Hazy, lazy days of summer ...

JONATHAN REDHEAD As thousands of festival-goers basked in the sun to the sounds of great music it was not difficult to imagine being in a different time and place. Though it was not quite the summer of free love, there was a certain feel to the north Suffolk air as the region celebrated a second major festival in successive weekends.

JONATHAN REDHEAD

As thousands of festival-goers basked in the sun to the sounds of great music it was not difficult to imagine being in a different time and place.

Though it was not quite the summer of love, there was a certain feel to the north Suffolk air as the region celebrated a second major festival in successive weekends.

With holistic areas, craft stalls, a multitude of ethnic food and clothes stalls, various parts of Eastern Haze 2006 felt like the halcyon festival days of Woodstock.

Topped off with bands including Hawkwind performing late on Saturday night, the idyllic surroundings of the Somerleyton Estate in north Suffolk were transformed into a mass of camper vans, tents, dancers and revellers.

People danced in the open fields and drank and sang in the sun, which shone brightly throughout the weekend.

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It was a million miles away from the usual feel of Somerleyton village as reggae, rock, hip-hop and acoustics blasted out from a field.

Great swathes of people descended on the village for the three-day event, which kicked off on Friday morning.

And the last revellers should be dragging their tired bodies away from the site this morning to allow the massive clean-up operation to begin.

Organisers have hailed the festival a success, especially as the site was only found three months beforehand, while last minute licensing problems were only just overcome.

The festival only went ahead when the Hon Hugh Crossley, son of Lord Somerleyton, who runs the Somerleyton Estate, stepped in to offer it up as a venue.

He had tried in previous years to get the Darkness to return to the area to play a homecoming gig, but so far this is the biggest show to date on the estate.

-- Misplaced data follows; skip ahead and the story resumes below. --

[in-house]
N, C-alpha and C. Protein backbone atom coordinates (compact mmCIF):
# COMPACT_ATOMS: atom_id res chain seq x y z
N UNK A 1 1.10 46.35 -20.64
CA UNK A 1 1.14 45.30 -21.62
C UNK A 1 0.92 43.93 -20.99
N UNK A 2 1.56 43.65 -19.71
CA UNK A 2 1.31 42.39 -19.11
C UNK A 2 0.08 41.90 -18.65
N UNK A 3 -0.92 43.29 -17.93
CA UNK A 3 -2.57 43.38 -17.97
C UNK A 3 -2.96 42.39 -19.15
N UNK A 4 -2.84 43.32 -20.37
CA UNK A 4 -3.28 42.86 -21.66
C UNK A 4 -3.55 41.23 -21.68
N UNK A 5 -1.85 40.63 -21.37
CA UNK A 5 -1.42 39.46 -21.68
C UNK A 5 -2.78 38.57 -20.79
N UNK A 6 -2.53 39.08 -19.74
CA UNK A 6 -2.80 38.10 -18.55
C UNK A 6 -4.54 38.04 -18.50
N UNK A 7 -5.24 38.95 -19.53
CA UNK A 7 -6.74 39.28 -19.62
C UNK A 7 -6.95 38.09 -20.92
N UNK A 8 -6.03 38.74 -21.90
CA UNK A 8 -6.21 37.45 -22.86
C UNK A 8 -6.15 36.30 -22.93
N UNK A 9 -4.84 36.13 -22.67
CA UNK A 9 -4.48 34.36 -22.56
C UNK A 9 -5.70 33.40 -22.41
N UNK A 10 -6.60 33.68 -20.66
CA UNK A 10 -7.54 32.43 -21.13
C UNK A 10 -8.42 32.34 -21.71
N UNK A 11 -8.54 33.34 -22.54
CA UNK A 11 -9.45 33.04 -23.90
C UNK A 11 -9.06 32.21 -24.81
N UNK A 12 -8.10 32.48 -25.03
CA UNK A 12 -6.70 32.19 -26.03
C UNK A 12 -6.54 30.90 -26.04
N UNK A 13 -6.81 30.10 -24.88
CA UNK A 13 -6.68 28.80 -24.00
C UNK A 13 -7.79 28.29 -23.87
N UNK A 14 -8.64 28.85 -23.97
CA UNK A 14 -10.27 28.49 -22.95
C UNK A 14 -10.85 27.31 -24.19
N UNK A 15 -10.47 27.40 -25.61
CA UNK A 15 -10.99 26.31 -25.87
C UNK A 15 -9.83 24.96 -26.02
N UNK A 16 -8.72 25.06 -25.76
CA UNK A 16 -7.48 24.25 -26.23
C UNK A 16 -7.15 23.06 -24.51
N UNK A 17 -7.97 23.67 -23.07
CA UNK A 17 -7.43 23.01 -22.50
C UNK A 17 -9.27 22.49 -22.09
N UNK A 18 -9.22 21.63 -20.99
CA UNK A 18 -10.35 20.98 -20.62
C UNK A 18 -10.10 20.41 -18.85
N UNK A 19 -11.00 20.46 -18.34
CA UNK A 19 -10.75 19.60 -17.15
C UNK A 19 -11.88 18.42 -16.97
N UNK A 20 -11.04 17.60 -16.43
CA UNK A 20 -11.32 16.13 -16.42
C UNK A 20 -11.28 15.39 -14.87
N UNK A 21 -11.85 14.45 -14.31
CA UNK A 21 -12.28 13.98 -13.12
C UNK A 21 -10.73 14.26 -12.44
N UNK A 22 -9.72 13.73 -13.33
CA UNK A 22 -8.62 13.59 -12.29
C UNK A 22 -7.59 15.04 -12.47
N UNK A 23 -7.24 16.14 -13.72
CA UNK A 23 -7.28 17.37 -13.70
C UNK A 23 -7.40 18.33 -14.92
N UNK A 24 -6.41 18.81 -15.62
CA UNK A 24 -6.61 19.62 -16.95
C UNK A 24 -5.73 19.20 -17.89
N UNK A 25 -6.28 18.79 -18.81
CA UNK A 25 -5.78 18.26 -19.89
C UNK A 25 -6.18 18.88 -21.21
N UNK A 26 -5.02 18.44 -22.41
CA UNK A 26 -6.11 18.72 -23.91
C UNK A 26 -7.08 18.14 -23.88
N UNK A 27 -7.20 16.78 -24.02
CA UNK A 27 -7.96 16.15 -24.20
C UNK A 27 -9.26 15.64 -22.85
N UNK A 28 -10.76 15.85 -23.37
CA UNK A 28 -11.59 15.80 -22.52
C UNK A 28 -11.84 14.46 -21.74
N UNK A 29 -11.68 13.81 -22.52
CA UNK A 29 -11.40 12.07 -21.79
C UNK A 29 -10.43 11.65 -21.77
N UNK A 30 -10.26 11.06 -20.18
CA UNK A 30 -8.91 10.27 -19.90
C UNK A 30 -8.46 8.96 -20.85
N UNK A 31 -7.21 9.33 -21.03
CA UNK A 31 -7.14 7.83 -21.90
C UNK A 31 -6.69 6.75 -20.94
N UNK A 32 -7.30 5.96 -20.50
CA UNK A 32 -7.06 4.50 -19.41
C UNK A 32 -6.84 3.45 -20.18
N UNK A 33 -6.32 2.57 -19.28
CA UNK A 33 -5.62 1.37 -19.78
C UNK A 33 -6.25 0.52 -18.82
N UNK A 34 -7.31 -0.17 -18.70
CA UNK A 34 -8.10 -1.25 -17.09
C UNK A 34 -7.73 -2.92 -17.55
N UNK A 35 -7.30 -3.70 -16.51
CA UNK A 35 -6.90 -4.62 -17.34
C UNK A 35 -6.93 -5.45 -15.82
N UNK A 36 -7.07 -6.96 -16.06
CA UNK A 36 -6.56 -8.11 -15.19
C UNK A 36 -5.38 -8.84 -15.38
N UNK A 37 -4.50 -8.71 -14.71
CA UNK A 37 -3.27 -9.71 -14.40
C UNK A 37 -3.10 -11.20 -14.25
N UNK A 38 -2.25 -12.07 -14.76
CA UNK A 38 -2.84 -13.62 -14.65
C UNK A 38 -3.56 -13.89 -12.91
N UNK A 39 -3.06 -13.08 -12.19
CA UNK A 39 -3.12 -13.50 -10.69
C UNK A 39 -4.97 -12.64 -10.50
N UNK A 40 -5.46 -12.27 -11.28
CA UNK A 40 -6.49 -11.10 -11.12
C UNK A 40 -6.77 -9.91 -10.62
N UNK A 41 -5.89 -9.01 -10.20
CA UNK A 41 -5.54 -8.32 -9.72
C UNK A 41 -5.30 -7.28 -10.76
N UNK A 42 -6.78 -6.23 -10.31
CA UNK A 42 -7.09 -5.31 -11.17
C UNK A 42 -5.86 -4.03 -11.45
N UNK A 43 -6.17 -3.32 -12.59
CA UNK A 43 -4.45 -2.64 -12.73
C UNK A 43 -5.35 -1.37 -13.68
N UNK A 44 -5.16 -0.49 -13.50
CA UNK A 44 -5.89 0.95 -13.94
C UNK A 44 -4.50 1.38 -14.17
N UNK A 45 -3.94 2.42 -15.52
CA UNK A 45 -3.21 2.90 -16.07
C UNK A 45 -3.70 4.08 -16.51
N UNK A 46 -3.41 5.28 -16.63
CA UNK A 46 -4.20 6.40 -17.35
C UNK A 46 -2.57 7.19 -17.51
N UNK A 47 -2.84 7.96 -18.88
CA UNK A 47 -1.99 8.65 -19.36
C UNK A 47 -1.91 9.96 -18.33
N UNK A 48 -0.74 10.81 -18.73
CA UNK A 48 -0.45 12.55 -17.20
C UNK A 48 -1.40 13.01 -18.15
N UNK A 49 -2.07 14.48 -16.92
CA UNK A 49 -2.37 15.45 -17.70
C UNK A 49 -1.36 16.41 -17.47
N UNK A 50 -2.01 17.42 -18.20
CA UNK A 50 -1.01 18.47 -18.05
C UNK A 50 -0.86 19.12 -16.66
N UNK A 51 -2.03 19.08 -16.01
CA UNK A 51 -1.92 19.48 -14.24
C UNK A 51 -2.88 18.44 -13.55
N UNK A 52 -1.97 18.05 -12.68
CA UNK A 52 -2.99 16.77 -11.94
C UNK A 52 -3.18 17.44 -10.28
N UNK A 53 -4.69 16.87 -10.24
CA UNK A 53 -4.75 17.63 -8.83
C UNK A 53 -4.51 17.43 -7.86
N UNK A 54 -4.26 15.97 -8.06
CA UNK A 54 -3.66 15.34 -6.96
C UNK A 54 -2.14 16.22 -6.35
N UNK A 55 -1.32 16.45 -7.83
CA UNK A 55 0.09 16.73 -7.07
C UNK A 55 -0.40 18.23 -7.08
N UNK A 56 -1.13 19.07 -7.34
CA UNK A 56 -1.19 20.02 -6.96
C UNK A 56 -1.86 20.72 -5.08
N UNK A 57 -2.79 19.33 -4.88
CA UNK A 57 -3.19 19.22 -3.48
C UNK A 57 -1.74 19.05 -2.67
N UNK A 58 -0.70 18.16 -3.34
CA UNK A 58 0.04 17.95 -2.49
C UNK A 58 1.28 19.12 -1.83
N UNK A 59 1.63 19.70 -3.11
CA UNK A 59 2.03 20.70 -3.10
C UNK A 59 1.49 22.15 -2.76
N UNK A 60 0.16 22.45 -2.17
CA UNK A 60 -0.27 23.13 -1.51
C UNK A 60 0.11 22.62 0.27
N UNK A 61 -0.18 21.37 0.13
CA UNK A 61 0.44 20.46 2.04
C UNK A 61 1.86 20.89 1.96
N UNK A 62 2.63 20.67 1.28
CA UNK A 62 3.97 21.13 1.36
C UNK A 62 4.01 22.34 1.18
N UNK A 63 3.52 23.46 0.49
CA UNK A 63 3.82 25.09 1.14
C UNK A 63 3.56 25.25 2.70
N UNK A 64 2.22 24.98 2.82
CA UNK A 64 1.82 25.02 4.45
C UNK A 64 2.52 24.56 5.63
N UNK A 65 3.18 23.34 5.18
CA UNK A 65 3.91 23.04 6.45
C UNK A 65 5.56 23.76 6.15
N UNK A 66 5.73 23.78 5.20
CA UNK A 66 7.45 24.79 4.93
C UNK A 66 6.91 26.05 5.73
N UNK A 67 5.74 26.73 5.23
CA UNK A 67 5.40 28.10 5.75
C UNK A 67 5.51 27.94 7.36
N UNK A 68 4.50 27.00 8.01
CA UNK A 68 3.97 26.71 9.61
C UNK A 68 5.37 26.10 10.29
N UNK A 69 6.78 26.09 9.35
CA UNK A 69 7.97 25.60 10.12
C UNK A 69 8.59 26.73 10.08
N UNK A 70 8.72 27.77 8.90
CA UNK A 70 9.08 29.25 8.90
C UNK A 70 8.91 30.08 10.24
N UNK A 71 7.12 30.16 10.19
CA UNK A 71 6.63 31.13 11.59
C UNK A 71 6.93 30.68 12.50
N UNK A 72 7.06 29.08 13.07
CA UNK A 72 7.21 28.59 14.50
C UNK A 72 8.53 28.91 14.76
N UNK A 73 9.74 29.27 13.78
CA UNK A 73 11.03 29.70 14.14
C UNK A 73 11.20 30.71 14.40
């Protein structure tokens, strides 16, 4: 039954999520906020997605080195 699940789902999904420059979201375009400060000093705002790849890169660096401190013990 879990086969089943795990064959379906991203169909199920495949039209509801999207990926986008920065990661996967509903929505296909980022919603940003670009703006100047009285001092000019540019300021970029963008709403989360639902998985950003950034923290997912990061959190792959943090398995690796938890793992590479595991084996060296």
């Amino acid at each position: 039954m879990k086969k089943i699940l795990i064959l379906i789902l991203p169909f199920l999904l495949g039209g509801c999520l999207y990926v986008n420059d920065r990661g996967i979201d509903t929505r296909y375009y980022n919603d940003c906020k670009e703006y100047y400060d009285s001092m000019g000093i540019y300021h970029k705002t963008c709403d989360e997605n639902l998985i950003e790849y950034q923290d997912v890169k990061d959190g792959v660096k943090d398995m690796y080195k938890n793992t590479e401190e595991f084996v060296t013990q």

But Seb Fosdal, a director of Hazy Promotions, who are behind Eastern Haze, said the festival would return next year.

"It's a bit close to call yet on how successful it's been at the moment," Mr Fosdal said last night. "Of course we could have enjoyed a few more people here, but everybody seems happy. It was designed to suit everyone. But next year we'll come back bigger and better."

As well as Hawkwind, other highlights on the three music stages included Senser, Dreadzone and Blast from Moscow.

The Circus Ricardo was busy all weekend with families watching, and learning, various circus tricks, while food stalls of every description did good trade.

The holistic areas, which included a range of alternative and complementary therapies, were also a success.

Hair braiding, dragon making, willow sculpting and street theatre for children was also a highlight, while the incredible inflatable assault courses proved popular.

Police officers on site reported little trouble from revellers during the course of the weekend.

The success of the festival helped put north Suffolk on the map once again, following the Latitude Festival held at Henham last weekend.

Mr Fosdal said his own personal highlights from Eastern Haze included a performance from the headline band.

"Hawkwind were absolutely superb from start to finish," he said.

And although he said he wasn't convinced the festival was too similar to Woodstock, he felt there was definite resemblances to another great British festival.

"I think Eastern Haze has got a bit of Glastonbury to it," he said. "It's on the same ley line as Glastonbury and ley lines are something I've been looking at during the weekend.

"But all in all it's been really good this weekend and we'll be back next year for more."

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